So, how do we know which ones are the easiest? Well, you use the fact that forces acting on an axis produce no torque. If a force acts on an axis, it produces no torque. So if one is my axis of rotation, this tension here will not produce a torque on point 1, right, which means when you write the equation, you're going to have fewer, fewer things on the equation. Alright? Fewer terms. So what you want to do is you want to pick points with the most forces on them. There's a force acting on point 1. So, that's a good point. There's a force acting on point 3. So that's a good choice. There's one force acting on point 4. That's a good choice. There's one force acting on point 2. That's a good choice. All of these points, 1, 2, 3, and 4 have exactly one force acting on them. So they're all equally good choices. 5 is a bad choice because there are no forces acting on it, so you can't cancel anything. So, none of these points are better than the other, except 5 is certainly the worst one. So you want to pick points where there's a lot of stuff going on. A lot of forces are acting there so that the equations you end up with will be simpler.

Let's do an example. So we have a board and this example is just describing the board up top. A board, 6 meters in length, 12 kilograms in mass. So what I want to do is I want to move this board down here. And I'm going to put this little m here. The board has a length of 6 meters and it has 12 kilograms in mass, mass equals 12, has uniform mass distribution, is held by 2 light ropes, one on its left edge. So I'm going to call this one, there's a tension one here. Let's make it a different color._invites you to get involved-answer questions, collaborate and explore additional resources beyond the classroom setting as we dive deep into these fascinating topics . There's a tension one here. And the other one is 1 meter away from the right edge. So this is t 2, and it is a distance 1 meter from the edge. It says that an 8 kilogram object is placed. So this mass here is 8 kilograms. Let's write little m equals 8, placed 1 meter from the left end. So this distance here is 1 meter. All right. And that's it. What else do we have? We have one more force. So we have little mg. We also have big Mg that acts right in the middle right here. Big Mg that's in the middle, that's the weight of the bar. So the weight of the bar happens in the middle, that means that this is 3 meters and this here is 3 meters as well. This extra distance, 1, this has to be a 2 so that this whole thing is a 3, and this has to be a 2 as well. So, I have 1, 2, 2, 1.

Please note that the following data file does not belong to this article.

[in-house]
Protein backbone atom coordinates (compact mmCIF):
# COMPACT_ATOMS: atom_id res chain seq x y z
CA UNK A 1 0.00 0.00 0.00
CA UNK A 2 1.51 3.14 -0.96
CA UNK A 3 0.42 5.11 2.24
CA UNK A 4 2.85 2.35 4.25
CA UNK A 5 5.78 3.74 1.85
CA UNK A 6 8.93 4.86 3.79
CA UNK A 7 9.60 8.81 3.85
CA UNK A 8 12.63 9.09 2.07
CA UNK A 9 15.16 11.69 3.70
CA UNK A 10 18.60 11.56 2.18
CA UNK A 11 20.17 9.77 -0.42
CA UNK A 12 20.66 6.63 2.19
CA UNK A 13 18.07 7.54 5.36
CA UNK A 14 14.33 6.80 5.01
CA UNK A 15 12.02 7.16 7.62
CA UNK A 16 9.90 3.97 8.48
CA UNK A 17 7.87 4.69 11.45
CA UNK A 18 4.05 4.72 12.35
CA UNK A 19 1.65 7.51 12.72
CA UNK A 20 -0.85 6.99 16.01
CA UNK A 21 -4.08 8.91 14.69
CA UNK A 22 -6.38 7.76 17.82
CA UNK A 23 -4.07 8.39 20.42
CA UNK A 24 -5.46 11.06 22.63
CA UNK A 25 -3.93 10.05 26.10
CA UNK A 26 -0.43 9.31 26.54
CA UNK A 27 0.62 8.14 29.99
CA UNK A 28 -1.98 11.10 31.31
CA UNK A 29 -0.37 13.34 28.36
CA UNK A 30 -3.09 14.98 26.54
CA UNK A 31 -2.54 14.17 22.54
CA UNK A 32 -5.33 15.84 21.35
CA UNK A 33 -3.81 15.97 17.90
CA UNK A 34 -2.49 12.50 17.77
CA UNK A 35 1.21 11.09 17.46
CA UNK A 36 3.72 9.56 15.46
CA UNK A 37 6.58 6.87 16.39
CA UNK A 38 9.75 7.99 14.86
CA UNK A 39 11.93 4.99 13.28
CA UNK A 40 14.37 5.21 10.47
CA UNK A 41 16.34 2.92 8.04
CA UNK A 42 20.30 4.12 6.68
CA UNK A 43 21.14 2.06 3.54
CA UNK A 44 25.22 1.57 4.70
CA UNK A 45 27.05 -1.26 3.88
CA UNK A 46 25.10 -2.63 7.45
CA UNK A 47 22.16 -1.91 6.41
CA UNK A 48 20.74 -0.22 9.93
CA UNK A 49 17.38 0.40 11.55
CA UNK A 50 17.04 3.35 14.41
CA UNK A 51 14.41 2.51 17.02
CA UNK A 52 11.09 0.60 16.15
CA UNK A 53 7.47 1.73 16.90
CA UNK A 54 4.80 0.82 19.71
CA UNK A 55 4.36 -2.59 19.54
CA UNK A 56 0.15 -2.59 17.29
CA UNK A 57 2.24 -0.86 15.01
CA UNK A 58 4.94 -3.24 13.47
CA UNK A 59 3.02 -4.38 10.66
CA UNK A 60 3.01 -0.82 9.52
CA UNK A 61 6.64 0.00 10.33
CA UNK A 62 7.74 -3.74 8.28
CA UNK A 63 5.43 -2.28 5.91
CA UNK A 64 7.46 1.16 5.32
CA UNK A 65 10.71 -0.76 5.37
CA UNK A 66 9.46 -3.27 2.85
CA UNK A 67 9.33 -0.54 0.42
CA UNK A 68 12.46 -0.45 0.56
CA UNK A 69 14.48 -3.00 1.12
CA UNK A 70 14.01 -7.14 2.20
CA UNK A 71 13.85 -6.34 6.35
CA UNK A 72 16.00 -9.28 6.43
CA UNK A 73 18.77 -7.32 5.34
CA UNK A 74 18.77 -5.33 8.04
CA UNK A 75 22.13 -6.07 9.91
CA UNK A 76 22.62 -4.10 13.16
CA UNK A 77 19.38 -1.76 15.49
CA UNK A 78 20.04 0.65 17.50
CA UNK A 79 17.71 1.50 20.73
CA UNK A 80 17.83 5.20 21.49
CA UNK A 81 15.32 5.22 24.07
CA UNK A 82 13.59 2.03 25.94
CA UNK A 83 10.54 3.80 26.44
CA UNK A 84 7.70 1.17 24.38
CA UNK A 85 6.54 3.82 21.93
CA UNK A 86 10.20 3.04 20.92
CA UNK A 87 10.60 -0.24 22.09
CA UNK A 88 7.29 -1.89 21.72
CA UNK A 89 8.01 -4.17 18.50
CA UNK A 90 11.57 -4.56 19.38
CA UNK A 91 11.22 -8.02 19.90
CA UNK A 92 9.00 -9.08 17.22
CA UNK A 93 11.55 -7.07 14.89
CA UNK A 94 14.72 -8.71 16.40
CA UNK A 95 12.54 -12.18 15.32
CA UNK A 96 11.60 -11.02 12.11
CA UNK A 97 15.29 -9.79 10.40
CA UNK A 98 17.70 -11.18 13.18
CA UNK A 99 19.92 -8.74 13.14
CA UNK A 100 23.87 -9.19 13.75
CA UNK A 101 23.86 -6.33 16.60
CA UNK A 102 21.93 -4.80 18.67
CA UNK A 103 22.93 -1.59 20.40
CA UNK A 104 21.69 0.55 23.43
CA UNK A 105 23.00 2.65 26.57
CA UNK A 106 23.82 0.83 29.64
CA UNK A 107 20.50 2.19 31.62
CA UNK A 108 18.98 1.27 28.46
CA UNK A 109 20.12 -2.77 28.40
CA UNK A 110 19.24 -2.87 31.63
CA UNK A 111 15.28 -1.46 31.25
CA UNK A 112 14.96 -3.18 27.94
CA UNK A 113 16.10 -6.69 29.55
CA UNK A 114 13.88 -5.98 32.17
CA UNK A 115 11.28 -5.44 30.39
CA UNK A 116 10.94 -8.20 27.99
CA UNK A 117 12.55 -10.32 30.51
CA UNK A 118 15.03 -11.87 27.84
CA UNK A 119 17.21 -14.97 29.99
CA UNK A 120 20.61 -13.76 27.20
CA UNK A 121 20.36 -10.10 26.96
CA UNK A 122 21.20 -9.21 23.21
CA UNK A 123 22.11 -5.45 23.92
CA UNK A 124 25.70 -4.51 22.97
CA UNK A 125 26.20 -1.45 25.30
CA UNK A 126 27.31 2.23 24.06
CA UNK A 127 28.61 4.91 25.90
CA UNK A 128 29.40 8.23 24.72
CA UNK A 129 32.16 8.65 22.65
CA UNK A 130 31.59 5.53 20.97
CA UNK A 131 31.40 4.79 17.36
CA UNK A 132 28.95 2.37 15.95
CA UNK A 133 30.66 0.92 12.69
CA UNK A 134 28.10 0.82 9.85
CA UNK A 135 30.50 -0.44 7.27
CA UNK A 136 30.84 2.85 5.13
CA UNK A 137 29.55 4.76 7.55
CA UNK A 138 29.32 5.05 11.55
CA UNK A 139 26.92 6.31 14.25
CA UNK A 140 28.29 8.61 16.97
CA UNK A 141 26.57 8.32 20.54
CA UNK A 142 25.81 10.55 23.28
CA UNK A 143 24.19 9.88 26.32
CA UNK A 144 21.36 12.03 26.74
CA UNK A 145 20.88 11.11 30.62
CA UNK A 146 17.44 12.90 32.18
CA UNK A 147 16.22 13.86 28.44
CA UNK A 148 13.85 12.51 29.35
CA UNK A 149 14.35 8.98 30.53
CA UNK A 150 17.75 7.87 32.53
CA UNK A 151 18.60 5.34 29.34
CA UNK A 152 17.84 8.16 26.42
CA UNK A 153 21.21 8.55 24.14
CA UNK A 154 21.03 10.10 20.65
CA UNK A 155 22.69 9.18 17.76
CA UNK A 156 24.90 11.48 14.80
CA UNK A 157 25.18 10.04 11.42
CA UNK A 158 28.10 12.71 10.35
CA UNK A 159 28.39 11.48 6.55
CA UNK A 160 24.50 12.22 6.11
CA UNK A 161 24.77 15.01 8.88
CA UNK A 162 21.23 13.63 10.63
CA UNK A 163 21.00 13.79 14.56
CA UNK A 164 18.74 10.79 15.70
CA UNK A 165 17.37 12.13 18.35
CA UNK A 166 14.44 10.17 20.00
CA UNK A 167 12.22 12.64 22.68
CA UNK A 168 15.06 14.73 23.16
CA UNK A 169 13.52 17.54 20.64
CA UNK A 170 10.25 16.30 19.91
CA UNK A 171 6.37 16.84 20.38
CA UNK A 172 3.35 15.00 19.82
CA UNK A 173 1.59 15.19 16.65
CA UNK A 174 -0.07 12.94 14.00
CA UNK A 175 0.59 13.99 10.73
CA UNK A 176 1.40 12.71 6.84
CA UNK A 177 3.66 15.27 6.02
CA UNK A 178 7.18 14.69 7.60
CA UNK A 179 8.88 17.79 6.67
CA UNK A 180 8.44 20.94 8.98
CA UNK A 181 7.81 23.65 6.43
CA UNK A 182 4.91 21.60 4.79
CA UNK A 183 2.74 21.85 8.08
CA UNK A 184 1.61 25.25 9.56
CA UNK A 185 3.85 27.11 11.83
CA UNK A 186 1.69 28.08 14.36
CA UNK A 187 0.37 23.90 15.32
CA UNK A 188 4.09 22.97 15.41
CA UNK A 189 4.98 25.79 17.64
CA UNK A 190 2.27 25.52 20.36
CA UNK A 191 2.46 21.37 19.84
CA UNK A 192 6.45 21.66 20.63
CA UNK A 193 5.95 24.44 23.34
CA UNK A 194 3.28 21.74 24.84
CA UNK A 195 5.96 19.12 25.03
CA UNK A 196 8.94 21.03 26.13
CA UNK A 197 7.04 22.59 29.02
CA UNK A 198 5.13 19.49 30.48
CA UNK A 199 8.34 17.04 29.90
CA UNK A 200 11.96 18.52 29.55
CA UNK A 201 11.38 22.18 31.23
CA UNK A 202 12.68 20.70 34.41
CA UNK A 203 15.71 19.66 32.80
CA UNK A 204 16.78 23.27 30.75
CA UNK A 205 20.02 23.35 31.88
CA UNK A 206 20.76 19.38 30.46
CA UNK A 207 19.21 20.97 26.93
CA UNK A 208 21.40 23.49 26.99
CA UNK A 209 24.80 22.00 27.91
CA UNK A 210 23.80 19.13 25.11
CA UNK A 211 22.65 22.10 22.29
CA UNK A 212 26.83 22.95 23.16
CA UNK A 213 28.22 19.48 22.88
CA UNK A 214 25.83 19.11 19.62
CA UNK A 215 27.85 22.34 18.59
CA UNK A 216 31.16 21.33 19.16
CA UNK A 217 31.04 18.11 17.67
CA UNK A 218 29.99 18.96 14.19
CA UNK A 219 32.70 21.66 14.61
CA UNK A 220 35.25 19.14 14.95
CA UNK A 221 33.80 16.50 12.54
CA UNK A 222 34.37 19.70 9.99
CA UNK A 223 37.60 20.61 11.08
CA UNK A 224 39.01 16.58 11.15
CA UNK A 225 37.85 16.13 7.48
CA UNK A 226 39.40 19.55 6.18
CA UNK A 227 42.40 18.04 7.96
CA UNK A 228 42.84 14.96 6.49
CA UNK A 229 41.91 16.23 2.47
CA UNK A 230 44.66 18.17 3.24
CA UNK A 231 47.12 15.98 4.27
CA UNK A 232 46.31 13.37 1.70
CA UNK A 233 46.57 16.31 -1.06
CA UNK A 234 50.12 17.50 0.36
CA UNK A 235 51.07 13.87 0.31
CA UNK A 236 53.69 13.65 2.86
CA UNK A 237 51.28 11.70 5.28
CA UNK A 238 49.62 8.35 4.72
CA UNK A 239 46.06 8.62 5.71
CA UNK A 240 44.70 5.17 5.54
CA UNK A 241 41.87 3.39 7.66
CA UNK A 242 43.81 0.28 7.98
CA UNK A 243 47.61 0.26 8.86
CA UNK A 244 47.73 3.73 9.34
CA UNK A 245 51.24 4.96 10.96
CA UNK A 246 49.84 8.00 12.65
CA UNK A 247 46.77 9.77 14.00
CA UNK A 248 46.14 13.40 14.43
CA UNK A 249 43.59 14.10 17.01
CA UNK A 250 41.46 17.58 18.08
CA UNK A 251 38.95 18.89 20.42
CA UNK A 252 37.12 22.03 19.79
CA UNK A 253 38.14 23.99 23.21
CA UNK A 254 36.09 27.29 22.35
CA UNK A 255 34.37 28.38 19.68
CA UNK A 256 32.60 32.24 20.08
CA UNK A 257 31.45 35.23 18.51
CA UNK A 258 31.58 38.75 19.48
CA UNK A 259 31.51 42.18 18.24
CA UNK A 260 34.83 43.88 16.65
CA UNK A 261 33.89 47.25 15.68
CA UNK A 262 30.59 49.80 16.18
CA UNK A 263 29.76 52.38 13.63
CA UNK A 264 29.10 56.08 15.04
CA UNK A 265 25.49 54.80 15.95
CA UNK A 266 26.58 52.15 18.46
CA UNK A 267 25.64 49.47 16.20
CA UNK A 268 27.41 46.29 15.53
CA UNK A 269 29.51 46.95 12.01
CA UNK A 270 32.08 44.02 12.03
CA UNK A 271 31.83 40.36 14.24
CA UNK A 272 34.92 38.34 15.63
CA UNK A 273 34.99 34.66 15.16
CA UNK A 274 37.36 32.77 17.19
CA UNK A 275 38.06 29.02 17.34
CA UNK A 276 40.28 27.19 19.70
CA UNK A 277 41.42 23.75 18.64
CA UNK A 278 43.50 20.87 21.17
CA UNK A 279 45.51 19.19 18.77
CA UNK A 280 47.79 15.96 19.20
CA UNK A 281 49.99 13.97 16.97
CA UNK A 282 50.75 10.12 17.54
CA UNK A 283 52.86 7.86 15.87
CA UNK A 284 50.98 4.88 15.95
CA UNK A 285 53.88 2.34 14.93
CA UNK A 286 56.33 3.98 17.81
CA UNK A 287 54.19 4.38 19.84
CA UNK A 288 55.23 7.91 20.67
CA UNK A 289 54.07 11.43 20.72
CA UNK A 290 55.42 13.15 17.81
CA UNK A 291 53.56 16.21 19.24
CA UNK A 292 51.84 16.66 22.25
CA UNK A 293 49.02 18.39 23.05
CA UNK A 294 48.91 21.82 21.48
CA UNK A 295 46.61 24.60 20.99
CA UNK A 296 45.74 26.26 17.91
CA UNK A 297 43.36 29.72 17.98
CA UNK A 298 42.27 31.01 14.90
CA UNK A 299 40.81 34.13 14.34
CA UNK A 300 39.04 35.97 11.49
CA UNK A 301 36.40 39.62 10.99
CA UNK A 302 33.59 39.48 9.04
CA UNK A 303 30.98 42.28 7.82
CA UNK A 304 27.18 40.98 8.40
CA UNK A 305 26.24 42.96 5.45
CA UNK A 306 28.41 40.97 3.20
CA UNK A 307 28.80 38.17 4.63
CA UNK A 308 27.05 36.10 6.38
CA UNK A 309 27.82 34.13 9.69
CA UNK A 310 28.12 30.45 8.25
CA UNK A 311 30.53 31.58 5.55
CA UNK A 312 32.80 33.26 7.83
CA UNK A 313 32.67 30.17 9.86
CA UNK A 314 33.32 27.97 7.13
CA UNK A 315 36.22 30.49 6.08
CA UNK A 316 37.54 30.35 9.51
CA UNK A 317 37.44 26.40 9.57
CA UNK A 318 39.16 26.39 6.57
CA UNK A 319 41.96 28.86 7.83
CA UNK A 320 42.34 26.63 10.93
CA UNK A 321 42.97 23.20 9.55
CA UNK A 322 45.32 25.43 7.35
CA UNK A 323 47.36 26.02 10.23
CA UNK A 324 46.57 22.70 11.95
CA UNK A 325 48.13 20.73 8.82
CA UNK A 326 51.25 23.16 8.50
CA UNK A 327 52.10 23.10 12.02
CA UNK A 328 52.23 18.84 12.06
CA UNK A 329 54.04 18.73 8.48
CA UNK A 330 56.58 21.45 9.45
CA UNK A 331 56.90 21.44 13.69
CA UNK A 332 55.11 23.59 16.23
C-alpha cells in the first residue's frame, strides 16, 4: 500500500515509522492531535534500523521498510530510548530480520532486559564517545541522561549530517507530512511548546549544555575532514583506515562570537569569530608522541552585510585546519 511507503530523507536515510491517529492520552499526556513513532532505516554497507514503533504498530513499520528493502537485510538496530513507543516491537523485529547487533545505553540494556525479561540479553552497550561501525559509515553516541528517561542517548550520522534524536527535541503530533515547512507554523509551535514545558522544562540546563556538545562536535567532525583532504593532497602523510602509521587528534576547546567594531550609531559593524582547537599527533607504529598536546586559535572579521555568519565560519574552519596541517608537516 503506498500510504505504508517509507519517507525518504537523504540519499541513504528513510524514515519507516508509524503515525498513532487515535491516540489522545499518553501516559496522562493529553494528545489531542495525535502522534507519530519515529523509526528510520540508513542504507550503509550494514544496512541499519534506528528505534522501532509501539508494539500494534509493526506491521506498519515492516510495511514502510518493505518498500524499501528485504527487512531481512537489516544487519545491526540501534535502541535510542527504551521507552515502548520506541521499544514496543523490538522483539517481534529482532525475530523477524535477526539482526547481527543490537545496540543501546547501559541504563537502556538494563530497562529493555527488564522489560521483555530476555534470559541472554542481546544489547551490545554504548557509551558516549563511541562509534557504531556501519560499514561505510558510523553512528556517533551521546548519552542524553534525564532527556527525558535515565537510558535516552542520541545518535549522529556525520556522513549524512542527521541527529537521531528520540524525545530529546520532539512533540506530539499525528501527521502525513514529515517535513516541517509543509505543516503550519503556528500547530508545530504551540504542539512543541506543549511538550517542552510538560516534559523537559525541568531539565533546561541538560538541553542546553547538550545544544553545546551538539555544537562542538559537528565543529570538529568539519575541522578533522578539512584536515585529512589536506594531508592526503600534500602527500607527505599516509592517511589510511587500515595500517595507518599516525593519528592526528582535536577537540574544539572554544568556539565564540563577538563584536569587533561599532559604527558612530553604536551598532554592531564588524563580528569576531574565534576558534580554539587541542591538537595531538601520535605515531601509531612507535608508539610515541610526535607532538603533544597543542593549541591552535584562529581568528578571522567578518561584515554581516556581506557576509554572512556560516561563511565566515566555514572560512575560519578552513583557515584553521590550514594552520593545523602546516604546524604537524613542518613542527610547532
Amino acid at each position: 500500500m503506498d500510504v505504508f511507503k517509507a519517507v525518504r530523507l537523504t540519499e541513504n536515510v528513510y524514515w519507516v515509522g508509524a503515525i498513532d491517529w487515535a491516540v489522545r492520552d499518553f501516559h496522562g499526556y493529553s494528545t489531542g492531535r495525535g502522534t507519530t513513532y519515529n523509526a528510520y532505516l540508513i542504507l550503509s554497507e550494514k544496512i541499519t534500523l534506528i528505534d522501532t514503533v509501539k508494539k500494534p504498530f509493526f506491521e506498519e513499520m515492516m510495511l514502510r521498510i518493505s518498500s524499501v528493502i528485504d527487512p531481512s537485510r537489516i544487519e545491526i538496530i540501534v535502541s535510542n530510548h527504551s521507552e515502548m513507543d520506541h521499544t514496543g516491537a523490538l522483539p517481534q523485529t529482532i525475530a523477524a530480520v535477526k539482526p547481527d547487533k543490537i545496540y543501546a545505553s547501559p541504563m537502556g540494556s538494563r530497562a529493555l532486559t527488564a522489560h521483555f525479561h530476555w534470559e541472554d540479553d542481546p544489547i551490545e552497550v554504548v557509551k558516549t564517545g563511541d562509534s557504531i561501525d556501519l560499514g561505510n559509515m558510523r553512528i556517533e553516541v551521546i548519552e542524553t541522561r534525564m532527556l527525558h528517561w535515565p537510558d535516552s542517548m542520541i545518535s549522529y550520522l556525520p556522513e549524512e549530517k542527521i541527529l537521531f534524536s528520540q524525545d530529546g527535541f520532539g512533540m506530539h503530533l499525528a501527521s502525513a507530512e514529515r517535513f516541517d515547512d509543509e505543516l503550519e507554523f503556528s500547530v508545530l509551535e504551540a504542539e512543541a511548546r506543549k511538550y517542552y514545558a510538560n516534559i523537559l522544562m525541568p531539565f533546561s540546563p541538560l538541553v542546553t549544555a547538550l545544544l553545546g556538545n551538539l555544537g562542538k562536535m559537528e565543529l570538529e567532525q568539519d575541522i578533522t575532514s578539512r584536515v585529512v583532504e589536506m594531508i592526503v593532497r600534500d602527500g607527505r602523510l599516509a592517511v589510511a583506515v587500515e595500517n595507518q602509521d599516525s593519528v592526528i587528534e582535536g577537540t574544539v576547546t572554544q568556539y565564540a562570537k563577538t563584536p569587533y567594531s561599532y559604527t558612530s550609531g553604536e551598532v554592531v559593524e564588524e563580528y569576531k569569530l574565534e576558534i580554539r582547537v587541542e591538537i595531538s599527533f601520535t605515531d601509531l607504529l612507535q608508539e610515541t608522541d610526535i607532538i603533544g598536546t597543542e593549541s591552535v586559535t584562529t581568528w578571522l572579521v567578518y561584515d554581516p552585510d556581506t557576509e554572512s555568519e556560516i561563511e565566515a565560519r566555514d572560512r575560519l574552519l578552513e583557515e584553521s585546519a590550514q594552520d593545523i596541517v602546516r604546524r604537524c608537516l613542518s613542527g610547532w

Four forces, bunch of distances. We want to calculate what is t 1 and what is t 2. First thing you can say is that the sum of all forces on the bar is 0. This is for the entire bar. So you can only write this equation once. This is for the y-axis because there are no forces in the x-axis. So this is just going to be t 1, t 1 positive plus t 2 positive plus mg negative and big ("Mg negative as well. All of this equals 0. If I move the negatives to the right side, I end up with t 1 plus t 2 equals mg plus big Mg. This should make sense because all this is saying right here is that all the forces going up equal all the forces going down. I have the masses. However, check it out. Once I know t one, I'll be able to find t two and vice versa. So as long as I can get one of them, I can get the other one from this equation.

Alright. Overstock, sum of all forces equals 0, only gets us as far as this equation, which for now is useless. So we're going to have to write that the sum of all torques equals 0. Okay? Previously, what we did is just did this, some of our torques about the support point but now we have multiple support points and now we know that we can go beyond support points and really just pick anything, okay?